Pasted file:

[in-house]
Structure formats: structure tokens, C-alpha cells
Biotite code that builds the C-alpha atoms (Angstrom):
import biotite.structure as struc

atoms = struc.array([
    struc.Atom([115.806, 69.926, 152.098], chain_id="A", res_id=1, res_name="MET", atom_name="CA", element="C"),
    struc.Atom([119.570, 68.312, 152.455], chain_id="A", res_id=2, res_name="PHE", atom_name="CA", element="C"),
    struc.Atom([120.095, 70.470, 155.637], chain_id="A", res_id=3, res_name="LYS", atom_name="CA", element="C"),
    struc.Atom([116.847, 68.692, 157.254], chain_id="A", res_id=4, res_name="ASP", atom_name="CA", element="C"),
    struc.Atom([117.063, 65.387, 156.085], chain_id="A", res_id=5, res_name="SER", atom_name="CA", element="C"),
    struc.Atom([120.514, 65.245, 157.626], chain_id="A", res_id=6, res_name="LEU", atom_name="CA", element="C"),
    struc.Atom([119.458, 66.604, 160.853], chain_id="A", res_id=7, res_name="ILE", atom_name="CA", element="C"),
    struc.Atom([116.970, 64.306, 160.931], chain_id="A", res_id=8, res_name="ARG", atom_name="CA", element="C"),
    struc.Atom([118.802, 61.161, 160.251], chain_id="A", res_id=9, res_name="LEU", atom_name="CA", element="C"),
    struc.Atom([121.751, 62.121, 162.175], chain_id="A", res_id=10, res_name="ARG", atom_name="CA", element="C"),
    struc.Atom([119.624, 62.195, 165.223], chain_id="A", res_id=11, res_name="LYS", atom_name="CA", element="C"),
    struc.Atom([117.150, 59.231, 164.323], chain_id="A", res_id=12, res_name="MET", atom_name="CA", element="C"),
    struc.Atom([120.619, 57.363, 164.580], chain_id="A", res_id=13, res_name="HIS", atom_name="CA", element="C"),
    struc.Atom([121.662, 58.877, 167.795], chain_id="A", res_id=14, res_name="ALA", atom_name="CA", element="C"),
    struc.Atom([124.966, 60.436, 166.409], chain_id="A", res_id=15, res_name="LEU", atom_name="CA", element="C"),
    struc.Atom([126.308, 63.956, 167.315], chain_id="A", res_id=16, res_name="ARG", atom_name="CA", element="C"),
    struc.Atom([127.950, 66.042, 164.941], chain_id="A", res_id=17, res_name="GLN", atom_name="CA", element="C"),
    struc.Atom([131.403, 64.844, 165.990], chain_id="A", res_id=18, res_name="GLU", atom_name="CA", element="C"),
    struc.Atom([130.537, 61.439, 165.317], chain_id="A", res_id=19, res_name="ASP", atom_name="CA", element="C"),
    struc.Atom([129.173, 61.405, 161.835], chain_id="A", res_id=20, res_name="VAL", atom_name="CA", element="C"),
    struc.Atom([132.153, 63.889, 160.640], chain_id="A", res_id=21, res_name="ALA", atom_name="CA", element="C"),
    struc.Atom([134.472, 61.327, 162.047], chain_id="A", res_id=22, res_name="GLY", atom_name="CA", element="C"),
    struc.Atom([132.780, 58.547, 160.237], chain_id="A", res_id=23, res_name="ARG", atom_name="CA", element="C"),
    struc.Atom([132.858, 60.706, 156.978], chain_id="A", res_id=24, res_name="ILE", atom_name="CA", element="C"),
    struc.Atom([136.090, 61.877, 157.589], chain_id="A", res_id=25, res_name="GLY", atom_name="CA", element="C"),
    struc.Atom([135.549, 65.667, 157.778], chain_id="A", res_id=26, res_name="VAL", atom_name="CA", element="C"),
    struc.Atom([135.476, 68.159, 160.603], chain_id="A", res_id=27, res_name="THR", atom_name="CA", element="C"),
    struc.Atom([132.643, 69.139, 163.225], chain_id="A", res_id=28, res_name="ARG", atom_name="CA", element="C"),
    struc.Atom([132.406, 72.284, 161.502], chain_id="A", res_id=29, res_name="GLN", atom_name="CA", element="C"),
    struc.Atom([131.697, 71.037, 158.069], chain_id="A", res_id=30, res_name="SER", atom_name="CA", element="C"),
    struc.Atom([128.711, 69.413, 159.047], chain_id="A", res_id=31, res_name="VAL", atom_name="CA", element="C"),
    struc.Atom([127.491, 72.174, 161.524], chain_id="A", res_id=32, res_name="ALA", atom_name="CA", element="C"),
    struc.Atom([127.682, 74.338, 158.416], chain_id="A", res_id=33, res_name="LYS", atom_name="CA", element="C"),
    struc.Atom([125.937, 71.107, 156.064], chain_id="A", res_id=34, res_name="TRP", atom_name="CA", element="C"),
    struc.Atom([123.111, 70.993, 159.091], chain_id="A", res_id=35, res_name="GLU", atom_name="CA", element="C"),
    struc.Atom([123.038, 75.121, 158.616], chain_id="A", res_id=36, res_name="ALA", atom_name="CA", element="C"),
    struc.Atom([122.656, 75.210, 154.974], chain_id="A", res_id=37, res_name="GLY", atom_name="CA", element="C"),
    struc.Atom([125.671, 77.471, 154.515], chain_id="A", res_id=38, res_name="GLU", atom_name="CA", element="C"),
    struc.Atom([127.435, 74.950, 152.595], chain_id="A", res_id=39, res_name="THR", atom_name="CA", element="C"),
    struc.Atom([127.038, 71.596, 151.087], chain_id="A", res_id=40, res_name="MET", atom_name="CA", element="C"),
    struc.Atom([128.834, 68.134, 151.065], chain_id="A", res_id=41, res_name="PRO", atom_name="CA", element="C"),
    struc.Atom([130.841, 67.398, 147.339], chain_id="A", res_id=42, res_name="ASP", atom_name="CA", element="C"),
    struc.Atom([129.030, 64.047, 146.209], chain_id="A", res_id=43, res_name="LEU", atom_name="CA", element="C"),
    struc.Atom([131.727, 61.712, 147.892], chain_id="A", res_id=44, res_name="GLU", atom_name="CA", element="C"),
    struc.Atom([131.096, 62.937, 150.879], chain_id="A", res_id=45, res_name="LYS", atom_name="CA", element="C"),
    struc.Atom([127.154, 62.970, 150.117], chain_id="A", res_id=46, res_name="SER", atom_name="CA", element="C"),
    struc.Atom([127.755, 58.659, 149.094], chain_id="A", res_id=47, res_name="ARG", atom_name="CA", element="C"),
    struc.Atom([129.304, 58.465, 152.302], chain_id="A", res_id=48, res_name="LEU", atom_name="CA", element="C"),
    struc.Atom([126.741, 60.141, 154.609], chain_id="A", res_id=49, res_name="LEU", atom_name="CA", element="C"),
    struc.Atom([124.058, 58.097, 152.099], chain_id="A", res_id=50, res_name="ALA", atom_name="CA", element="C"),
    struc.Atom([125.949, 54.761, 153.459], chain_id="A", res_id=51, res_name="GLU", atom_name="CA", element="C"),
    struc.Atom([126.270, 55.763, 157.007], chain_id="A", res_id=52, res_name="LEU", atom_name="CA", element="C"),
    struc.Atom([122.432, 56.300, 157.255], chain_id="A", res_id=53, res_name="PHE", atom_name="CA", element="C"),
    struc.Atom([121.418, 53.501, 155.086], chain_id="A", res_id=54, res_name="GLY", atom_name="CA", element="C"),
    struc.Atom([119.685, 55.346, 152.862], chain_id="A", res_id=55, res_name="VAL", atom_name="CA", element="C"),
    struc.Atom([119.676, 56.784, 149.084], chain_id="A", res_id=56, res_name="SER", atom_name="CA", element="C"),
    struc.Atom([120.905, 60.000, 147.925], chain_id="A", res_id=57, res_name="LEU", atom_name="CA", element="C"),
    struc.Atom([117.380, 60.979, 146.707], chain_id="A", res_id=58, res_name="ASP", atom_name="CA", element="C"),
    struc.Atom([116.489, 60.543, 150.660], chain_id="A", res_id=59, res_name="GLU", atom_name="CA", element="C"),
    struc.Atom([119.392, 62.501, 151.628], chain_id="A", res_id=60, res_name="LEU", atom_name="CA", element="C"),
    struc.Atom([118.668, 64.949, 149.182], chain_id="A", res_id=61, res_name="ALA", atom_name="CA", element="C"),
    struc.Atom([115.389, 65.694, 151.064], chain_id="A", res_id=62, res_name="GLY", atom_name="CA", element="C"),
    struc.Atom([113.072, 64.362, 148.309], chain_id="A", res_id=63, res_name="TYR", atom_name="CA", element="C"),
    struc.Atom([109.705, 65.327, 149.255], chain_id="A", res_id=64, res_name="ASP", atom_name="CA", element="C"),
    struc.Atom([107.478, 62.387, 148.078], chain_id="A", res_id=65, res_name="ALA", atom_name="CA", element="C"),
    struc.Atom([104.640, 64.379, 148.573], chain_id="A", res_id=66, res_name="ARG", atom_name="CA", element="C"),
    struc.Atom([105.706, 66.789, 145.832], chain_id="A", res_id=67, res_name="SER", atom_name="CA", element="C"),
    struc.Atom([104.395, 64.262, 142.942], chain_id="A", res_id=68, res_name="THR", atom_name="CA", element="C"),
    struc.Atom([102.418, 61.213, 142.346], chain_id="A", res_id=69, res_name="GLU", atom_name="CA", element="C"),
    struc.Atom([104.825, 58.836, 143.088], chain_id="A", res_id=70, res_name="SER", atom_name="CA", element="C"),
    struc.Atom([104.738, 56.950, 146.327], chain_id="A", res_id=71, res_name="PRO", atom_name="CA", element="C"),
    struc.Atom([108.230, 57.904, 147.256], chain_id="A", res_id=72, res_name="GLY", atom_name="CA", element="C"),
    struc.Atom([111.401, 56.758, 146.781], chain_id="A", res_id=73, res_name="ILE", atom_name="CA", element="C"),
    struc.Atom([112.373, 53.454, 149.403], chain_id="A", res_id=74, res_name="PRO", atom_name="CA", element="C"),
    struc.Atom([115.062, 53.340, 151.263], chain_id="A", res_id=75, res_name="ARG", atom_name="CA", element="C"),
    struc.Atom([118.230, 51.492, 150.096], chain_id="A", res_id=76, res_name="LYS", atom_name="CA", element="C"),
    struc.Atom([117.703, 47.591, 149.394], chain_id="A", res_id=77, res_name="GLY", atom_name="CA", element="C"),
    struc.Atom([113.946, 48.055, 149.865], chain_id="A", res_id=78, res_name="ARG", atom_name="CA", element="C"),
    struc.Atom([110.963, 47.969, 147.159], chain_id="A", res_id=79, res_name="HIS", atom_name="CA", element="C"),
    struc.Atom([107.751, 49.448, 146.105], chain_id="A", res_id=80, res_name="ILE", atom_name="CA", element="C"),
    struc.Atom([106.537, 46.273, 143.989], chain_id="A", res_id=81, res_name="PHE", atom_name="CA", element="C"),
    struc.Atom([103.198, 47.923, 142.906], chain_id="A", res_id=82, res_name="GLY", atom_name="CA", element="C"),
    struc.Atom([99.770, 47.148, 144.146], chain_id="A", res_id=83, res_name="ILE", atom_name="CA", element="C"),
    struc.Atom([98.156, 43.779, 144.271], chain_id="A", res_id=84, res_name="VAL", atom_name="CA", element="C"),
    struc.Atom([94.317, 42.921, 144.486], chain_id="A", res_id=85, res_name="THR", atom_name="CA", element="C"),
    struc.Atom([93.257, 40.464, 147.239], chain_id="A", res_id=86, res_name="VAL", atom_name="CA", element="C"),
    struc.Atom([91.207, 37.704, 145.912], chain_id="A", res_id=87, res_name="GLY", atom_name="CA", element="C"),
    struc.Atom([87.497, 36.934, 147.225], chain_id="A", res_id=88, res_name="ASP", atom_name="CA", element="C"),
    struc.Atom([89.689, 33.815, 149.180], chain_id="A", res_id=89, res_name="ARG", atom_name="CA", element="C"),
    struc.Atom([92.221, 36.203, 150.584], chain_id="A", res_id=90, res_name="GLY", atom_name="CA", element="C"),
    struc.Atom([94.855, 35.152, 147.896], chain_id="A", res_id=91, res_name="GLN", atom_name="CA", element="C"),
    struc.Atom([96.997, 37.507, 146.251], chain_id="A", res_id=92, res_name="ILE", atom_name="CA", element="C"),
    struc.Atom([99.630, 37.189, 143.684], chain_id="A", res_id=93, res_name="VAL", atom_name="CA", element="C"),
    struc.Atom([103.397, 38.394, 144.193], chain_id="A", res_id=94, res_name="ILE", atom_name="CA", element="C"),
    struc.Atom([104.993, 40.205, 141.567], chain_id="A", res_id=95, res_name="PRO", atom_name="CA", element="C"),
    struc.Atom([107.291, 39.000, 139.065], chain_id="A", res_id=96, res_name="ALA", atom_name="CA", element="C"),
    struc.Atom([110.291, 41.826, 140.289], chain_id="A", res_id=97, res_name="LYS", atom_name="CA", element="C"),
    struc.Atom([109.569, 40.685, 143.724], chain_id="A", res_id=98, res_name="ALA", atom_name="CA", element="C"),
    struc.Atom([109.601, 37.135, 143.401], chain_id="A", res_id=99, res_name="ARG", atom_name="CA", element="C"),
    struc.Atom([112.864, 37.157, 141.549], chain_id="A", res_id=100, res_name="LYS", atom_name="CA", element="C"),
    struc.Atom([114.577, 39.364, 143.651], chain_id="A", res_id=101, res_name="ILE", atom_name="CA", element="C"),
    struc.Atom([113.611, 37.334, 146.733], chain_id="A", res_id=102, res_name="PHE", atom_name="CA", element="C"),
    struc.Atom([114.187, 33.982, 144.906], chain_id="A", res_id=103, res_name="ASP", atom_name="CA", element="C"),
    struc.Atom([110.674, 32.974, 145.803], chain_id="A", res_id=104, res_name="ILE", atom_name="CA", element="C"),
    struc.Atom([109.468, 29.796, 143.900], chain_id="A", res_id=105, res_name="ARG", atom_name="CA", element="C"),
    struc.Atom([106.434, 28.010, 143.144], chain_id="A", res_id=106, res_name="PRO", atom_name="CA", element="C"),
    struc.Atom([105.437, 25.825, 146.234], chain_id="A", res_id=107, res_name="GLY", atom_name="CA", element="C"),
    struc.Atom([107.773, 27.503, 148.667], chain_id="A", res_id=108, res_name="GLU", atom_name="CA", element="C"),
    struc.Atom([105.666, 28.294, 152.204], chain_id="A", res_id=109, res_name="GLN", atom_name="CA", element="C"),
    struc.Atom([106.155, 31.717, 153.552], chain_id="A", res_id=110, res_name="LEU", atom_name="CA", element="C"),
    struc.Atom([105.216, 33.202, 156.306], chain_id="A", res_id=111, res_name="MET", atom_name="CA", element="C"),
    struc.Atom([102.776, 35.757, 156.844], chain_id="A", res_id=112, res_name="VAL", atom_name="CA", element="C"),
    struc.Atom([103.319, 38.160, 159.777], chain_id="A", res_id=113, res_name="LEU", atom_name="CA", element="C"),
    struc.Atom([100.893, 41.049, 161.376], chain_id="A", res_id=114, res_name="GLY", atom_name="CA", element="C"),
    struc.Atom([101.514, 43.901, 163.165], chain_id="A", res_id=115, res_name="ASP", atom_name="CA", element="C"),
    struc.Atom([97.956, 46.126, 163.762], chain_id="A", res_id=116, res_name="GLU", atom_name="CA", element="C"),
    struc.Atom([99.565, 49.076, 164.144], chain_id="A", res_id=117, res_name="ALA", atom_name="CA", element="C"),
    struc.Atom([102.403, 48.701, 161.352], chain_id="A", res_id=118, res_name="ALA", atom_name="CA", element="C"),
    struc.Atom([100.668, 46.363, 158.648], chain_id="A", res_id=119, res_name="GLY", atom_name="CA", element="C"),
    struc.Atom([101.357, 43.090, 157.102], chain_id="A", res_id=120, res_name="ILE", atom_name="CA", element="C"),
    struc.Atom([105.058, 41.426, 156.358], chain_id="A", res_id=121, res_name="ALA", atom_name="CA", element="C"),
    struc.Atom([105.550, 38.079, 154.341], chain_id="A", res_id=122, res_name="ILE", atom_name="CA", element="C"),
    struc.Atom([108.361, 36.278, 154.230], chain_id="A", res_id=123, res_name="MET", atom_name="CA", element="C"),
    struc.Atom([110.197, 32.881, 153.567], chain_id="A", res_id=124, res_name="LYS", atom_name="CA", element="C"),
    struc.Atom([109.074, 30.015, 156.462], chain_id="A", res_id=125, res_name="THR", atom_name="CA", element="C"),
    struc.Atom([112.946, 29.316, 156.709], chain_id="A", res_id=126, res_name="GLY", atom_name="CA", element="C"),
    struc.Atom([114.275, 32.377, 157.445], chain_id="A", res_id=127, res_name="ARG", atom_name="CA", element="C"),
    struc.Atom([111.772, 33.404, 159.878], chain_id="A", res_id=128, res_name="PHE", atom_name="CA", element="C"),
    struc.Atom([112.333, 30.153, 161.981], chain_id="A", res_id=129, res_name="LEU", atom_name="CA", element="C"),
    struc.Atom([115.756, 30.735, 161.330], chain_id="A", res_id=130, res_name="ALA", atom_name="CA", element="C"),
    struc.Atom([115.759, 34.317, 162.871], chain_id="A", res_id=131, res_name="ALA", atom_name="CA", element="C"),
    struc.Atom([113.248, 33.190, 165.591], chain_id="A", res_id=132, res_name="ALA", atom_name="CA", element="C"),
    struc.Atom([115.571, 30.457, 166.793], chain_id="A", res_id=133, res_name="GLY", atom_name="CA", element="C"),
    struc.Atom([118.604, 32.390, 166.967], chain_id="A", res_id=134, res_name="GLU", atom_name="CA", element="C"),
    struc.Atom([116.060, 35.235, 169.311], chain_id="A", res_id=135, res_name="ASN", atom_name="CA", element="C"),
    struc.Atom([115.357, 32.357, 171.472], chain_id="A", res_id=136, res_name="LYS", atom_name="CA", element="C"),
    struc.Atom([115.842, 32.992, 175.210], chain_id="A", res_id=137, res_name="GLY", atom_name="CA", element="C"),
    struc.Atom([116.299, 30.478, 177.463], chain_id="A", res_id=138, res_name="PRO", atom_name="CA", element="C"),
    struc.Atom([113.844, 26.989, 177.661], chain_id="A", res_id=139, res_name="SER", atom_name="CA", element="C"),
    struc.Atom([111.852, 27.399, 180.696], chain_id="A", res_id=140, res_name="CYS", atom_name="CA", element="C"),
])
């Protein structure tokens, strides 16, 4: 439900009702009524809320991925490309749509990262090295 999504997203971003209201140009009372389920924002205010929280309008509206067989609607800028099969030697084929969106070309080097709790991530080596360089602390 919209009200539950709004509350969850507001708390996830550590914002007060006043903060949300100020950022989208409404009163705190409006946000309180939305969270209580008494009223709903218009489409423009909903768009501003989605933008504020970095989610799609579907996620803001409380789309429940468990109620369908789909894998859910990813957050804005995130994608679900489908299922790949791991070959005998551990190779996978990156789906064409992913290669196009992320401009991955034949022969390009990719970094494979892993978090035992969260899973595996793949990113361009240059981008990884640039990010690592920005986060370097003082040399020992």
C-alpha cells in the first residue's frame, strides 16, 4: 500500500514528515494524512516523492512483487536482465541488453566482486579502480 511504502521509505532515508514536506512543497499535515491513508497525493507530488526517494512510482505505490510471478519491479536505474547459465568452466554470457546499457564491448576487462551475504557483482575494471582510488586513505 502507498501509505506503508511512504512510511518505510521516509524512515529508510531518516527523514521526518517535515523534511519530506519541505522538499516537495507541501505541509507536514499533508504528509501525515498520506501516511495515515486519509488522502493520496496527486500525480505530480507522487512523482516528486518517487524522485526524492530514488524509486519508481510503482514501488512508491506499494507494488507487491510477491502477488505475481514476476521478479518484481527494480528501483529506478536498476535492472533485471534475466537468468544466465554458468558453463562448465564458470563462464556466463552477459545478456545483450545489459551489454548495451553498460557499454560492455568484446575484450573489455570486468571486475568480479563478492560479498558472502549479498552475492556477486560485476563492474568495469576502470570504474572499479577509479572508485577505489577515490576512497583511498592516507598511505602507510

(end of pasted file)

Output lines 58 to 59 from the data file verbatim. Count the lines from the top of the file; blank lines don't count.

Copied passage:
    struc.Atom([122.432, 56.300, 157.255], chain_id="A", res_id=53, res_name="PHE", atom_name="CA", element="C"),
    struc.Atom([121.418, 53.501, 155.086], chain_id="A", res_id=54, res_name="GLY", atom_name="CA", element="C"),